To your second point: I think you're confusing the concepts of things that matter *in practicee* with things that matter *in principle*. You say that though gravity exists at the microscopic scale, it is irrelevant. By this you mean that it is irrelevant in practice - you can forget about gravity and just model other forces and you get very accurate simulations. So gravity is only irrelevant *in practice*, but in principle it is still there and likely has a miniscule effect, but an effect nonetheless.

So I take this to mean that gravity is a microscale force that also manifests at the macroscale, but merely as the sum or combination of the microscales (as a conservative emergent).

So when you say that laws only "matter" at a certain level, again I think you're speaking *in practice*. In principle the laws of physics can be viewed as being generated at the microscale and then affecting all higher scales. What I'm concerned with is what is *in principle* plausible with respect to the generation of consciousness.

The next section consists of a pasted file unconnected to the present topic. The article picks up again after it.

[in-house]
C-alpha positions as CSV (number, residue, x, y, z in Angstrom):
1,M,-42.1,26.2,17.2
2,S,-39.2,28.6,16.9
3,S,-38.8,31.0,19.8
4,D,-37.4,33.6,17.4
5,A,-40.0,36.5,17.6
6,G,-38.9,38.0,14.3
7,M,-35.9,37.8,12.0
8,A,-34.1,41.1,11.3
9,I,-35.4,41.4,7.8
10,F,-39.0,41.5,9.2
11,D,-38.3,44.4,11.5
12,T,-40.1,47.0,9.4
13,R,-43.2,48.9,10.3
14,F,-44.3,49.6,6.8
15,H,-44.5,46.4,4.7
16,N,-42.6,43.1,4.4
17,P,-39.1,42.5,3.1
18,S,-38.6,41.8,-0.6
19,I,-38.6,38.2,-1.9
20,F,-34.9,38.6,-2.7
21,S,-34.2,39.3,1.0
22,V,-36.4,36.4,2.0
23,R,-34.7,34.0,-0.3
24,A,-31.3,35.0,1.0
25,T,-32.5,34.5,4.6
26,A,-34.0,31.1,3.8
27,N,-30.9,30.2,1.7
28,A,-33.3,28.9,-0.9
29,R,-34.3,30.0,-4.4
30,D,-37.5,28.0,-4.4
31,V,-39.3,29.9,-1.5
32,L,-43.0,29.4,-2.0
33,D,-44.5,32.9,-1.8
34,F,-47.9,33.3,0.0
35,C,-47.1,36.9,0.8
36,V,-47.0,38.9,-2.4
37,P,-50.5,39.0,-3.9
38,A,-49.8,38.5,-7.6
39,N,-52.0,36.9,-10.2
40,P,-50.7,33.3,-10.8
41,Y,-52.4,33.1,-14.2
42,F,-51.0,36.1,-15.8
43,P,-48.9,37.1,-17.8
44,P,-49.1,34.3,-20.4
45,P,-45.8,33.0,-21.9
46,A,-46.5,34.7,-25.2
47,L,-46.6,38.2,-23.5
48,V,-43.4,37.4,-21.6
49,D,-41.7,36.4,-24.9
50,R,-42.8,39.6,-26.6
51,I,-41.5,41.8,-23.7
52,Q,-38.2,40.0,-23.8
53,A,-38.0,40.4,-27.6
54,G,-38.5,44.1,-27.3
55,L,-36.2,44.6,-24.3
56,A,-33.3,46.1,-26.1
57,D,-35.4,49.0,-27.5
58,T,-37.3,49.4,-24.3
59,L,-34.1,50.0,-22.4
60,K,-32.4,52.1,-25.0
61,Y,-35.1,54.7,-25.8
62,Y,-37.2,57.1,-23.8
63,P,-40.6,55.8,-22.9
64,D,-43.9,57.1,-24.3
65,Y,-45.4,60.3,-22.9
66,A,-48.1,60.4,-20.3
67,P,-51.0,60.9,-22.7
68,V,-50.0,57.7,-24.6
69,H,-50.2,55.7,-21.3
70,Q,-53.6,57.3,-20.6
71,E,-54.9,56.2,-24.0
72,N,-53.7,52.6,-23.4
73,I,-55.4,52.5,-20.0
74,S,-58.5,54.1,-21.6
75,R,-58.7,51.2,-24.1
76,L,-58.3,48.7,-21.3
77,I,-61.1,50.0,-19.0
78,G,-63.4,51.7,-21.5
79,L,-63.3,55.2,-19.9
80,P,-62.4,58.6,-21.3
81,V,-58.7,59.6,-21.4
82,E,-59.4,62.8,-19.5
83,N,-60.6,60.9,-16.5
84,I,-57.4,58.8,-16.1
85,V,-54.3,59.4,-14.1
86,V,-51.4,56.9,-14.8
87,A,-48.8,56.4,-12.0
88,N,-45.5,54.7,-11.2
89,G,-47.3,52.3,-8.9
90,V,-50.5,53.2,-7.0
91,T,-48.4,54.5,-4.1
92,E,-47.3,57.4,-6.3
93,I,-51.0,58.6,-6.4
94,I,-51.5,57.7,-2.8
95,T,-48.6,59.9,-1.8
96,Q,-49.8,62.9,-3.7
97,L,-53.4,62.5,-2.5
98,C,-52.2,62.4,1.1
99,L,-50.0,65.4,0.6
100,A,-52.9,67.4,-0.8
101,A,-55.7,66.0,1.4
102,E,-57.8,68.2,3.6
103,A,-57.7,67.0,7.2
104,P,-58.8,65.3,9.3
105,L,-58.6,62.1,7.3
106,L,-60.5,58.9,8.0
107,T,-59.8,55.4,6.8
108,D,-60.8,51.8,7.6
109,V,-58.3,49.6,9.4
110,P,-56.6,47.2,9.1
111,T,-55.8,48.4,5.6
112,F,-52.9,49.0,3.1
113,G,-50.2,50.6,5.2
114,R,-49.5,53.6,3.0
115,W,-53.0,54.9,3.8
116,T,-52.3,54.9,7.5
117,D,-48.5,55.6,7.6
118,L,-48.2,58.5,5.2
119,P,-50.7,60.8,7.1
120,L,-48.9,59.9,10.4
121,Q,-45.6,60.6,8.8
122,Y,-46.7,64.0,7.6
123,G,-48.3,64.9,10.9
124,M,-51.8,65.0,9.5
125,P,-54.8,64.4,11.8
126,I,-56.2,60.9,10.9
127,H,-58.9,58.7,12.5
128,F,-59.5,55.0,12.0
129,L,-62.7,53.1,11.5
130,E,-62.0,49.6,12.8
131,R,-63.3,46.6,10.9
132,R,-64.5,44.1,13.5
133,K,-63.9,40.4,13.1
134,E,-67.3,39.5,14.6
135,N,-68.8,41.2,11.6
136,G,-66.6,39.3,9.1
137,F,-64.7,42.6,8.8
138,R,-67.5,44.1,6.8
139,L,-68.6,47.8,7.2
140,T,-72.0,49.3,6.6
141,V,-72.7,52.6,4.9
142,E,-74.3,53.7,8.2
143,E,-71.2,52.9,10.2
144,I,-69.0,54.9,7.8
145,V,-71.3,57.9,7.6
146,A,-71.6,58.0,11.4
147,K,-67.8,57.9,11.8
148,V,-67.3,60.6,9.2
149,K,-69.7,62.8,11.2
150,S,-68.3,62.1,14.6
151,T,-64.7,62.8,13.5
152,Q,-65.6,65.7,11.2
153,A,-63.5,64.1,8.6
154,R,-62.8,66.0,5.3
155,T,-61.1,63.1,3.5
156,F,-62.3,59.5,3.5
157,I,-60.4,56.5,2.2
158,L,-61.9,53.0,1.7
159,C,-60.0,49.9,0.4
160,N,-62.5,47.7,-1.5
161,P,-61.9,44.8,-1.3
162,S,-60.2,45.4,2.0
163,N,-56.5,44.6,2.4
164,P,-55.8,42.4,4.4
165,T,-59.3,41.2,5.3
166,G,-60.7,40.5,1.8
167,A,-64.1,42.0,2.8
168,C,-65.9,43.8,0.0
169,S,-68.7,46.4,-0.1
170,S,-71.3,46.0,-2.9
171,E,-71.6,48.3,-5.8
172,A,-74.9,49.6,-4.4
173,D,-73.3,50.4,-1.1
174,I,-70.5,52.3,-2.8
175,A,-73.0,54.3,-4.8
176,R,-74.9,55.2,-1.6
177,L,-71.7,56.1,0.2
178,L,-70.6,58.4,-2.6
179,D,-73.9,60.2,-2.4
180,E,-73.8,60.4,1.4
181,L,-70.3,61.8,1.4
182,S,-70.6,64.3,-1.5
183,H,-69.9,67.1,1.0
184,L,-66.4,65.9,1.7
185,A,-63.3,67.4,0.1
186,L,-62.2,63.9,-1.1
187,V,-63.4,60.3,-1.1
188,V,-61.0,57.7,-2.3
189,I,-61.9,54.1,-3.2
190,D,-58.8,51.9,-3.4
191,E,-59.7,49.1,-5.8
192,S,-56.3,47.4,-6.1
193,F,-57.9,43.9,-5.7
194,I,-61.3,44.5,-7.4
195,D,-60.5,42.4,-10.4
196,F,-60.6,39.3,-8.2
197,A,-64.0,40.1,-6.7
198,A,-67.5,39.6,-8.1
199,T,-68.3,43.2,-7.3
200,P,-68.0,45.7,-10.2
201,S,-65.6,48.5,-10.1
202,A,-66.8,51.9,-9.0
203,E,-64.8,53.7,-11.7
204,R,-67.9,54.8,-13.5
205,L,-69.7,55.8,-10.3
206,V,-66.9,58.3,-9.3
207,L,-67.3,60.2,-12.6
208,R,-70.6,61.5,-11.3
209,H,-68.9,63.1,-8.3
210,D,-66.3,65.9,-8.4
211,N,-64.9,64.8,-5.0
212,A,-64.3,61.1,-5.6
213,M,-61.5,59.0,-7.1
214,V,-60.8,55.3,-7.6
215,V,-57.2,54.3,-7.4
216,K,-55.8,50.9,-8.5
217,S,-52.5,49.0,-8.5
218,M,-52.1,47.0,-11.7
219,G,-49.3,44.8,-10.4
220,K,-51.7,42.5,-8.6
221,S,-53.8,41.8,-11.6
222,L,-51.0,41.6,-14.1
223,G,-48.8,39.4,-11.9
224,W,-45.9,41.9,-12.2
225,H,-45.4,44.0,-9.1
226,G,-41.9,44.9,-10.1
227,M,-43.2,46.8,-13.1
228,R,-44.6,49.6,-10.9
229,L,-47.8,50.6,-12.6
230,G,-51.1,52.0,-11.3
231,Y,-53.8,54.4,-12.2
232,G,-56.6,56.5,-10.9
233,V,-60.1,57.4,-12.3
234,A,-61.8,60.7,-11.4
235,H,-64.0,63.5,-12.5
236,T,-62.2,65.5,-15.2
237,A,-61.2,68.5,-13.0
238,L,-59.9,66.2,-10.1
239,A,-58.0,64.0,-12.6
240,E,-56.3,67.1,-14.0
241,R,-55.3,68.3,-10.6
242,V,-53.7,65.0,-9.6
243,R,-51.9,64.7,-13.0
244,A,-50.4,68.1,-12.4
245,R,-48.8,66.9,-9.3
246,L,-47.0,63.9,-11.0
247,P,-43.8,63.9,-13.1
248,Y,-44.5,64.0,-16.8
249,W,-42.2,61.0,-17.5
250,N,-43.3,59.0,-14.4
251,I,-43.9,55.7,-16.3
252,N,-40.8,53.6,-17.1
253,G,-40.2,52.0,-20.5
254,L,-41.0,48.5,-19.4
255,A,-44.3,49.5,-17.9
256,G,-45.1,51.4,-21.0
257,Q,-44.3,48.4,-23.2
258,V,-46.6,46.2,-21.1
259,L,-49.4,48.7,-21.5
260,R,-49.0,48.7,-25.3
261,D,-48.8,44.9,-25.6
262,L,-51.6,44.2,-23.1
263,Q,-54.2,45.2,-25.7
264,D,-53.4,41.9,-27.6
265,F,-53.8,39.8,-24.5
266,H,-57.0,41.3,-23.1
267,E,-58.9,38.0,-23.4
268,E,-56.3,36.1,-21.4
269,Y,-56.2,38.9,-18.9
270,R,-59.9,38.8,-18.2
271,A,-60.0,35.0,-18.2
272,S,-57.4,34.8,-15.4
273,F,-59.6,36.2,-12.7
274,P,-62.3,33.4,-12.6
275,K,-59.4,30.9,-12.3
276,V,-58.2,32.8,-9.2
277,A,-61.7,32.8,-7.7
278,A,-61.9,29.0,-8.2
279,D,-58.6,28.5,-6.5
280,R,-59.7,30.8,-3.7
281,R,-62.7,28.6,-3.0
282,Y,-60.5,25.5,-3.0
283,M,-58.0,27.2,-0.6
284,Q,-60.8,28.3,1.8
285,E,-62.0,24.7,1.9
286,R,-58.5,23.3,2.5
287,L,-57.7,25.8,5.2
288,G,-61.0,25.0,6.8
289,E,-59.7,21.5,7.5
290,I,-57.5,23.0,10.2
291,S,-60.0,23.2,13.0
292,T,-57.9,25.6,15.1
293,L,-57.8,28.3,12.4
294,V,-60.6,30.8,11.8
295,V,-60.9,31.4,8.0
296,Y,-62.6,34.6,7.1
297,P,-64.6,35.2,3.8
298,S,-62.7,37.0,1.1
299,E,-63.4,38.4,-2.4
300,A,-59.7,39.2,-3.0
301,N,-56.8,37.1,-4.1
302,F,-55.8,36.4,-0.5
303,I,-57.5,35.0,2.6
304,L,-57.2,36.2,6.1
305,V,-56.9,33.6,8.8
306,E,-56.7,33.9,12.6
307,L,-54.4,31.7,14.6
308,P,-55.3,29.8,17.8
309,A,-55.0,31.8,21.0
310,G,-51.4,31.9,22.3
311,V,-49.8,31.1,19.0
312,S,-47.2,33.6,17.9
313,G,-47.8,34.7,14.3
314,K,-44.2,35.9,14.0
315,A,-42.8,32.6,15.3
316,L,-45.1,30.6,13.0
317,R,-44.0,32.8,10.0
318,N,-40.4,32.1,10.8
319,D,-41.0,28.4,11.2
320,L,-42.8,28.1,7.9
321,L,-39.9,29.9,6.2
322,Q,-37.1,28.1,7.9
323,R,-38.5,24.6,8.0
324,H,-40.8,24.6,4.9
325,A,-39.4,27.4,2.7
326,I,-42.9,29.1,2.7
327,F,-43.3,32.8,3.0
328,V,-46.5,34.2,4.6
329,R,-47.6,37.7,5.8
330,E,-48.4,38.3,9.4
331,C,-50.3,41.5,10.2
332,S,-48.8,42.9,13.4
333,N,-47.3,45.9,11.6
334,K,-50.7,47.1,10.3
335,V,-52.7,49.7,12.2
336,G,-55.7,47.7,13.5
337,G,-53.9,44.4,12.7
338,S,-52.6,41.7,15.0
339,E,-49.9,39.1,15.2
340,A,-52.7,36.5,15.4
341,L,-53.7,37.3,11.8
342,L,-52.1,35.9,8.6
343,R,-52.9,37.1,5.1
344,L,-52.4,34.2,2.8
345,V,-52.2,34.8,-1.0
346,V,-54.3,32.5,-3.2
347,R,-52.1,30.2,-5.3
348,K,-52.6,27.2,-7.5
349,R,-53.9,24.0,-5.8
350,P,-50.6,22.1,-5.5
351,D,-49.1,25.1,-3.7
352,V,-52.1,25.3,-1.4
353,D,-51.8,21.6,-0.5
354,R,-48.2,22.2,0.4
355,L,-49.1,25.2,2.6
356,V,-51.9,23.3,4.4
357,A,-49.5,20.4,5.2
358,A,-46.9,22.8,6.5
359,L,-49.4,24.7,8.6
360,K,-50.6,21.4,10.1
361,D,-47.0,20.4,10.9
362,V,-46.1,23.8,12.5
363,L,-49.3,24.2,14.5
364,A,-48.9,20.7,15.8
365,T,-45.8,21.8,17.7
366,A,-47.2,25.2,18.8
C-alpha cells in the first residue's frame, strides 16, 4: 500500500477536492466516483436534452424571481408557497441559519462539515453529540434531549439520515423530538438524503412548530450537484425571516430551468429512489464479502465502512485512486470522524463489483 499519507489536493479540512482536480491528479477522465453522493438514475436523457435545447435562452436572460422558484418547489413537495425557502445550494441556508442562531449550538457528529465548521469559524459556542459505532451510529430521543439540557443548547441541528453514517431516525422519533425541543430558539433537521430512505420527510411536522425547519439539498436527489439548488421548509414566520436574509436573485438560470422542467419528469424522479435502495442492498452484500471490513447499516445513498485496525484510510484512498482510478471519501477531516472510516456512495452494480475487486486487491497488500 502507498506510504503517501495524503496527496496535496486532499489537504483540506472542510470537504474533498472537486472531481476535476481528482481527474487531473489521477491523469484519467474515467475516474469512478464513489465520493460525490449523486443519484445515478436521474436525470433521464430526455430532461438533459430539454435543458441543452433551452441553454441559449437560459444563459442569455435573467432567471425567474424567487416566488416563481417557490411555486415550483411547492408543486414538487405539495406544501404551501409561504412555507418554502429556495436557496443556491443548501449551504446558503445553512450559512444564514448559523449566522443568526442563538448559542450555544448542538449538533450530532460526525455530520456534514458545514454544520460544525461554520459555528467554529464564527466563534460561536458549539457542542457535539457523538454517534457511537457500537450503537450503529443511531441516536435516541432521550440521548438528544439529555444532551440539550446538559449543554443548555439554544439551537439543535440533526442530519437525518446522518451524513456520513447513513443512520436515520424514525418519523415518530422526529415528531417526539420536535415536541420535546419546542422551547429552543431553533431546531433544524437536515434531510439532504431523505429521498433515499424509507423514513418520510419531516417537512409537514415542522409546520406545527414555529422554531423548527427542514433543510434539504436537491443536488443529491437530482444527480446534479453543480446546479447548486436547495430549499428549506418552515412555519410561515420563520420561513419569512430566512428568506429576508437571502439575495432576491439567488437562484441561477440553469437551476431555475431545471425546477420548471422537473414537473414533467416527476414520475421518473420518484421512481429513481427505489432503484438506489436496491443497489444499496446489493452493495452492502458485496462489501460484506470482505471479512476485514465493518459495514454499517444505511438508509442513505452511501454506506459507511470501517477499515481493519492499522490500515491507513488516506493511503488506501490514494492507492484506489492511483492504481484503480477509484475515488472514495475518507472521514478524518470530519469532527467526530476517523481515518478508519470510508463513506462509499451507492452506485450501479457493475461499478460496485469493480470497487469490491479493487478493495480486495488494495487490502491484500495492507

The in principle/in practice dichotomy often also includes another source of linguistic difficulty: what we're comfortable understanding. Often what is practical is also what is easier for human minds to comprehend, but that is not what I'm interested in here. Although the limits of understanding are inescapable, what I'm trying to understand is not a feature of those limits, but rather the real Truth that lies out there in the world.

Also, your second point towards the end seems to represent a belief in panpsychism - consciousness is there at all scales, but then "needs a complex enough system to become relevant", as you say.

Make up your mind! Are you with the conservative emergents (#1 in the text) or the panpsychists (#3)? To put it another way: do you thing that mind emerges from basic objective features of matter, or do you think all forms of matter have a little bit of proto-consciousness as a basic property?

I Am - Dec 11, 2013, 7:52a
Perhaps Consciousness isn't physical? Any first member in a given series of subsequent members can only pass on what it itself possesses. If this is so, unconscious matter can't pass on consciousness. Perhaps I have it backwards!